In typical fraud cases, permanent residents will use the services of an unscrupulous immigration representative to fraudulently establish evidence of residence in Canada while living abroad most, if not all, of the time. This fraud is perpetrated so that individuals can fraudulently maintain their permanent residence status and later apply for citizenship. RCMP and CBSA criminal investigations have found that a family of five may pay upwards of $25,000 over four or more years to create the illusion of Canadian residence.

Dozens of charges have been laid, mostly against immigration consultants accused of helping clients defraud the government. Mr. Kenney has said consultants were collecting “upwards of $25,000” per family for this service, making it a multi-million dollar racket.

CIC has flagged the files of another 2,500 individuals where, for various reasons, there are concerns. These individuals will be watched closely should they make future applications. This makes a total of nearly 11,000 individuals tied to citizenship and residence fraud investigations.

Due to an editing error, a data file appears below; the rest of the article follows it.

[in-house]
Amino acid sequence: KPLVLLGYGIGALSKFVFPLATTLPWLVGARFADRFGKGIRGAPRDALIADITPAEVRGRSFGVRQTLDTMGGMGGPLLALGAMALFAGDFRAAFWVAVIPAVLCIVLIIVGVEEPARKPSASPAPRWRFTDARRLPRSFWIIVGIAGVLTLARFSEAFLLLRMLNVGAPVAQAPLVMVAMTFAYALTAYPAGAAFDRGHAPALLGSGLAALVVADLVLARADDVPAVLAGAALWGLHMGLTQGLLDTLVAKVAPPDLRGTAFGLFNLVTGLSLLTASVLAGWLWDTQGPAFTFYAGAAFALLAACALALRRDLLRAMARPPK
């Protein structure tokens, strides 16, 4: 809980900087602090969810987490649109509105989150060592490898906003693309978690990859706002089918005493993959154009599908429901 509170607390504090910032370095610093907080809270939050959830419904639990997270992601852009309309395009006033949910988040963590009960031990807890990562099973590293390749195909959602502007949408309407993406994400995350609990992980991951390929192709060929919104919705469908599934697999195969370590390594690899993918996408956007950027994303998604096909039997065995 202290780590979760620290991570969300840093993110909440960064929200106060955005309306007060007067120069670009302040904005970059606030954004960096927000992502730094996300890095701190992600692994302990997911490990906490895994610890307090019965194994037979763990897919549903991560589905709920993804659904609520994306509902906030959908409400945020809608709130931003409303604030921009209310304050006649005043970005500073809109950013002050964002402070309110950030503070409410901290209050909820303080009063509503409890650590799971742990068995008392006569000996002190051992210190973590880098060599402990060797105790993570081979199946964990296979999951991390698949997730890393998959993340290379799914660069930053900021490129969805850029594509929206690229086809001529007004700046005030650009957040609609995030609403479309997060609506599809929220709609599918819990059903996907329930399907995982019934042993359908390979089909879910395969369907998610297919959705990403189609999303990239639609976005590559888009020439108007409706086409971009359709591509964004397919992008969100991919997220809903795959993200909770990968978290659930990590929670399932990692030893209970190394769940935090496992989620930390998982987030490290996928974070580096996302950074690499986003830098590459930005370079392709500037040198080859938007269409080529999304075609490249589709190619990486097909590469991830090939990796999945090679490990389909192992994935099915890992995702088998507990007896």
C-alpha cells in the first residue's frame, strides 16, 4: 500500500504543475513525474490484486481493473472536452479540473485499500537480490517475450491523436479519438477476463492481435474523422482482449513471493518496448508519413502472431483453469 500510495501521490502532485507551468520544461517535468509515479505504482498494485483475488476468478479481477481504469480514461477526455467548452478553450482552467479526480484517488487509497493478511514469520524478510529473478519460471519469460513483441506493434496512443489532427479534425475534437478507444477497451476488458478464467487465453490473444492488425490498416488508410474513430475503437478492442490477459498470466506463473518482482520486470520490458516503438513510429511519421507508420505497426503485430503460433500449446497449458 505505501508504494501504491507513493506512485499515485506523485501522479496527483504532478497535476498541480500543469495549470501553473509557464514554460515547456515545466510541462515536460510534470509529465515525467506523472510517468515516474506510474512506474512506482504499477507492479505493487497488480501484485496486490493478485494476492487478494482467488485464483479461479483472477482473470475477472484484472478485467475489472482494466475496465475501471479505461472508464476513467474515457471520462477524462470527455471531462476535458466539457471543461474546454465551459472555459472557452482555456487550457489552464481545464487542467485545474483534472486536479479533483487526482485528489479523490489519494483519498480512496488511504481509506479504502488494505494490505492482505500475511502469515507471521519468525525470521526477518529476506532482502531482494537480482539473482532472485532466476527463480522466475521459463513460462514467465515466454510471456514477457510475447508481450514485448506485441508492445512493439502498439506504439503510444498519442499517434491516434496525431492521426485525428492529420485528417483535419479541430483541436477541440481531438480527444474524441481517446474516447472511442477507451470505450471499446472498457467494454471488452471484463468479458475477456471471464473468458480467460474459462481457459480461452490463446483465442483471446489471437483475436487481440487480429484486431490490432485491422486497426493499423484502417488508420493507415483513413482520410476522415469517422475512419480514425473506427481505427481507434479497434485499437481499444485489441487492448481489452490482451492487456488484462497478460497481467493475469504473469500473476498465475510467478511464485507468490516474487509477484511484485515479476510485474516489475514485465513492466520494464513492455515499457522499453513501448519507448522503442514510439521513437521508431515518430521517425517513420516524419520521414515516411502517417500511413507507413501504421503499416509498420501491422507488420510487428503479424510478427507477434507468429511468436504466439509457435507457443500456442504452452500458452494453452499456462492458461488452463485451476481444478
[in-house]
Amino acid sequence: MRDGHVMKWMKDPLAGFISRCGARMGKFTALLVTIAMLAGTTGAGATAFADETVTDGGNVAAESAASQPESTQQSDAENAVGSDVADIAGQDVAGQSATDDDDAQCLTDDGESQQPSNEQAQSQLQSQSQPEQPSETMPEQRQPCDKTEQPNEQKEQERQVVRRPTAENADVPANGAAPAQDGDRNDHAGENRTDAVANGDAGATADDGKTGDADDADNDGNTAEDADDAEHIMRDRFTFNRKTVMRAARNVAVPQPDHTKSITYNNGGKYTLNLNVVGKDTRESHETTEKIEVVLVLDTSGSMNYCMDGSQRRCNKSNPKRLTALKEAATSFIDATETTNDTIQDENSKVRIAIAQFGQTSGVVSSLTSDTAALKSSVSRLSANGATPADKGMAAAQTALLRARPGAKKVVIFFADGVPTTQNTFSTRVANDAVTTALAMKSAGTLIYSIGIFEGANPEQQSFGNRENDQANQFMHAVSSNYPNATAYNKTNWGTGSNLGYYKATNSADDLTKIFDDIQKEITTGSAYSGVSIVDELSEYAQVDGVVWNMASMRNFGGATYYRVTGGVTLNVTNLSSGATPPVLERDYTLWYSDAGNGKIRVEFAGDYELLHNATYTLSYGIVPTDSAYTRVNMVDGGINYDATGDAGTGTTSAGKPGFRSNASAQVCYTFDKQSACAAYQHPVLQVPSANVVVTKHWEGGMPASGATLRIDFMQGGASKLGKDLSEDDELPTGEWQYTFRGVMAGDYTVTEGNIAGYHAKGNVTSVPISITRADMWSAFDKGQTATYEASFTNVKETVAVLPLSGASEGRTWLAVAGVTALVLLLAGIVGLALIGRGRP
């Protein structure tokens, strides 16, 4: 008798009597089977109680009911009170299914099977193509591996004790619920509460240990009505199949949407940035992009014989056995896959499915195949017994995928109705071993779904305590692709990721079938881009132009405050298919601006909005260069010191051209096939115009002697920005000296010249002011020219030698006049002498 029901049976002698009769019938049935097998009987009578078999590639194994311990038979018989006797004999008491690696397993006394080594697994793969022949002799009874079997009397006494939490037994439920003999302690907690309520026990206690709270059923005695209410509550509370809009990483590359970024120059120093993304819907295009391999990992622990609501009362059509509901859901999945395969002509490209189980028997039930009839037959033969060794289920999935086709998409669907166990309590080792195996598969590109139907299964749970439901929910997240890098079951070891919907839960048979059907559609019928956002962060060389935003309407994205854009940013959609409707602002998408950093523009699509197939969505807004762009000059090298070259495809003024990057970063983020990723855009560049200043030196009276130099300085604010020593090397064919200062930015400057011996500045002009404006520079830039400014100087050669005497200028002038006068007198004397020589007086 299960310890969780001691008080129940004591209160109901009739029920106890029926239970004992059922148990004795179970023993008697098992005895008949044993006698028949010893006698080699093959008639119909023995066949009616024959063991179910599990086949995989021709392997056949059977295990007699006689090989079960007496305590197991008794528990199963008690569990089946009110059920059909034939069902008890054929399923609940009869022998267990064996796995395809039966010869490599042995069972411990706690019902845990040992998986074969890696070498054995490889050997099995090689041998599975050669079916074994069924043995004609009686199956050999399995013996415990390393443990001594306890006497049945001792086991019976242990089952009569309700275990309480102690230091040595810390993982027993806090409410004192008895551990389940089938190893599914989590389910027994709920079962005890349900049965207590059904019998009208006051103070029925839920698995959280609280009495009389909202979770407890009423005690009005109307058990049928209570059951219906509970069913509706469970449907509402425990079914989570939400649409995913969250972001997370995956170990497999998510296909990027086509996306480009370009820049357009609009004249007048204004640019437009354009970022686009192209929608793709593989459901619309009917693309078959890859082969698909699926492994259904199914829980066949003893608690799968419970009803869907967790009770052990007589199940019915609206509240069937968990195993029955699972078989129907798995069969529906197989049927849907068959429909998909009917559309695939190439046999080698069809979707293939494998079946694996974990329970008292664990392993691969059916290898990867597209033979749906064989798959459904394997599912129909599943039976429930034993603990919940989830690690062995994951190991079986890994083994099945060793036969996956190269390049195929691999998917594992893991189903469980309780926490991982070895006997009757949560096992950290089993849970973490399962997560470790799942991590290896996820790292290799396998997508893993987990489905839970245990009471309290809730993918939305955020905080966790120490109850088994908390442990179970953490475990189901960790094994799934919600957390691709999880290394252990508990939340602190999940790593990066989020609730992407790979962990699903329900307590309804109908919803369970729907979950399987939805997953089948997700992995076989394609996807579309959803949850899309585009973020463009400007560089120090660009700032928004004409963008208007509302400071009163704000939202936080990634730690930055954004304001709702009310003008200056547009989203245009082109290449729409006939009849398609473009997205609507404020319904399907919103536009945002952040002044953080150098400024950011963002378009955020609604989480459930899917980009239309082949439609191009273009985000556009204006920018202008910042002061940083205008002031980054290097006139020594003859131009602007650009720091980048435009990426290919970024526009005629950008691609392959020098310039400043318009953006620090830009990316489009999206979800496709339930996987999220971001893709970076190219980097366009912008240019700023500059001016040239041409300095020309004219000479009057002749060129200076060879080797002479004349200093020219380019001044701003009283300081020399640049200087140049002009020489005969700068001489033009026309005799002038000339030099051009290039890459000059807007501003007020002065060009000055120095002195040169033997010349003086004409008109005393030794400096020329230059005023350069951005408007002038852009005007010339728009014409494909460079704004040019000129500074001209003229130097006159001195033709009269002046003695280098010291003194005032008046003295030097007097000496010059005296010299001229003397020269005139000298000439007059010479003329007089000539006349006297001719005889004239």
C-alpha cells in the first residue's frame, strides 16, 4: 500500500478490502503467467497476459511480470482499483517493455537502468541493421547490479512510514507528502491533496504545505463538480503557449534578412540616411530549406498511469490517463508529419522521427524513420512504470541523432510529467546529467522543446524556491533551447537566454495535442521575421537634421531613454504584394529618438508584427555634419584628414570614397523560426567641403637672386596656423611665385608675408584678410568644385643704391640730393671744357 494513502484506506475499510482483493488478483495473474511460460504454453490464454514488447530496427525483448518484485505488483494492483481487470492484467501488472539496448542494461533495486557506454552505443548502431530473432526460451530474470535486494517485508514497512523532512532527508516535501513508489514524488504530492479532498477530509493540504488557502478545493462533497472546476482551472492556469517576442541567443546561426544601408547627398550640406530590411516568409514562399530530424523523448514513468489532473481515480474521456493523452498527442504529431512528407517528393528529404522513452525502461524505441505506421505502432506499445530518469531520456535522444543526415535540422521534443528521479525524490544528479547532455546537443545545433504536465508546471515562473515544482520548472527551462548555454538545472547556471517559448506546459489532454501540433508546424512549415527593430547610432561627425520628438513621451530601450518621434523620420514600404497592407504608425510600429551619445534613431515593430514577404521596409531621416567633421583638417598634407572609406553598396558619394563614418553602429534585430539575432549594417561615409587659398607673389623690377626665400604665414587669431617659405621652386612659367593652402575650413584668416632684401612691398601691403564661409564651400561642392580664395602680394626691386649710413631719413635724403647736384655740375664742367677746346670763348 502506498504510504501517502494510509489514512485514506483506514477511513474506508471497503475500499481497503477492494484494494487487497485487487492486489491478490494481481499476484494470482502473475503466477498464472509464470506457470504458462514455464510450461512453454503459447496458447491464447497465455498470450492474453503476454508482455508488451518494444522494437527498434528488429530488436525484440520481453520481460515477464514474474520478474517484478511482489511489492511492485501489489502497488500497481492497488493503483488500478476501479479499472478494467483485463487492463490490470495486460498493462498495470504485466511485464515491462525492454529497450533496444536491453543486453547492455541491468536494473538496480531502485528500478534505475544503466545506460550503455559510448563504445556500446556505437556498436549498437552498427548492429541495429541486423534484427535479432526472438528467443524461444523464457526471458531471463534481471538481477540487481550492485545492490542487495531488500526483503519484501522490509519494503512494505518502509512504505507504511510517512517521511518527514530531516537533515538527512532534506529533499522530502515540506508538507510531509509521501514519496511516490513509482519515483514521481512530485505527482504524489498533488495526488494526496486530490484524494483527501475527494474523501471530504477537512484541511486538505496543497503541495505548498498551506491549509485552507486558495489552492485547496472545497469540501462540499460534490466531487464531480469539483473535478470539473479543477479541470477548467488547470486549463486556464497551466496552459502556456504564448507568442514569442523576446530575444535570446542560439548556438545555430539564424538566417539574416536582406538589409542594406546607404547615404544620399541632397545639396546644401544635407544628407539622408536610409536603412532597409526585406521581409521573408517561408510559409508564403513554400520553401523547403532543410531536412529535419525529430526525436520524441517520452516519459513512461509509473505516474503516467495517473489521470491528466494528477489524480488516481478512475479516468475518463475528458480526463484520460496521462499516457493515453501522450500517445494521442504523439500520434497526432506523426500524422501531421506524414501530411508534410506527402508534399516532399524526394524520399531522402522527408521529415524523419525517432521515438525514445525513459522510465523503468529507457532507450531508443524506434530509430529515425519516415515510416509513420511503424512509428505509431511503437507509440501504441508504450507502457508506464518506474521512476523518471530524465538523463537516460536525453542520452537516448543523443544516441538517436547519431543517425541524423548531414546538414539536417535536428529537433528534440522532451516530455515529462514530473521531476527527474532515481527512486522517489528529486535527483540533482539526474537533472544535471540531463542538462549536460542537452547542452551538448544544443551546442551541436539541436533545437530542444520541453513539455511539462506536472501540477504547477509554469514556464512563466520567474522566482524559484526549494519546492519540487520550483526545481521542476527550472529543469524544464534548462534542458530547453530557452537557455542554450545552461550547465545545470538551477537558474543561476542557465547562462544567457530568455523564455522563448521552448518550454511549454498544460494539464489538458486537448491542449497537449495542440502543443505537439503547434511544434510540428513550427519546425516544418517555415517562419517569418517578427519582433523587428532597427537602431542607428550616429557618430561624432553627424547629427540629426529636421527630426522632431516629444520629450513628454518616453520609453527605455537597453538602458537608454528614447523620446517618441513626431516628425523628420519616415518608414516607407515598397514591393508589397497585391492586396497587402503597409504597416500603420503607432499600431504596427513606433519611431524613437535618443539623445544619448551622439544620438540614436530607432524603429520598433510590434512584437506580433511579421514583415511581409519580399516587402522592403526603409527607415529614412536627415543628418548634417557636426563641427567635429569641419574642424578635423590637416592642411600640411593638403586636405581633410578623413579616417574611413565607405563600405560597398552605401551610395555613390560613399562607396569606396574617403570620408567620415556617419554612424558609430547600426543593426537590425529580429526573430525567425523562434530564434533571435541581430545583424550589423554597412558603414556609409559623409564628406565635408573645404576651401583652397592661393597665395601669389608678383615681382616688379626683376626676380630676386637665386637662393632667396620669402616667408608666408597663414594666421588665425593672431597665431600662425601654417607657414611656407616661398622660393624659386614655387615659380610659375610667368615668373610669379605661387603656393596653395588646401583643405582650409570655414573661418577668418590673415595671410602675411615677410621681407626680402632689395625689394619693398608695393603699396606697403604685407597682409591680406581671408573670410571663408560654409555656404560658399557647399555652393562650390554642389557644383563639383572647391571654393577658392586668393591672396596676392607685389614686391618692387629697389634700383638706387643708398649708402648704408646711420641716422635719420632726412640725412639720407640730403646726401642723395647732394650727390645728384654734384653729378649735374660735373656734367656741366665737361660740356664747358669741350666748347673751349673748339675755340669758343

To date, CIC and its partners have removed or denied admittance to more than 600 former permanent residents linked to the investigations. In addition CIC has denied about 500 citizenship applications where the applicants do not meet the residence requirements. Almost 1,800 applicants linked to the investigations have abandoned their citizenship applications as word about these investigations spreads.

“We will not stand by and allow people to lie and cheat their way into becoming citizens,” added Minister Kenney. “I encourage anyone who has information regarding citizenship fraud to call our tip line to report it. There is no time limit for investigating this type of fraud.”

Tip lines and other communication vehicles have been set up for the public to report suspected cases of Citizenship and Immigration fraud and violations of Canada’s Immigration laws.

Immigrants are required to actually live in Canada for a period of two years out of every five years to maintain their legal status.  Immigration officials have been documenting a growing number who only come to Canada long enough to get their immigration papers stamped.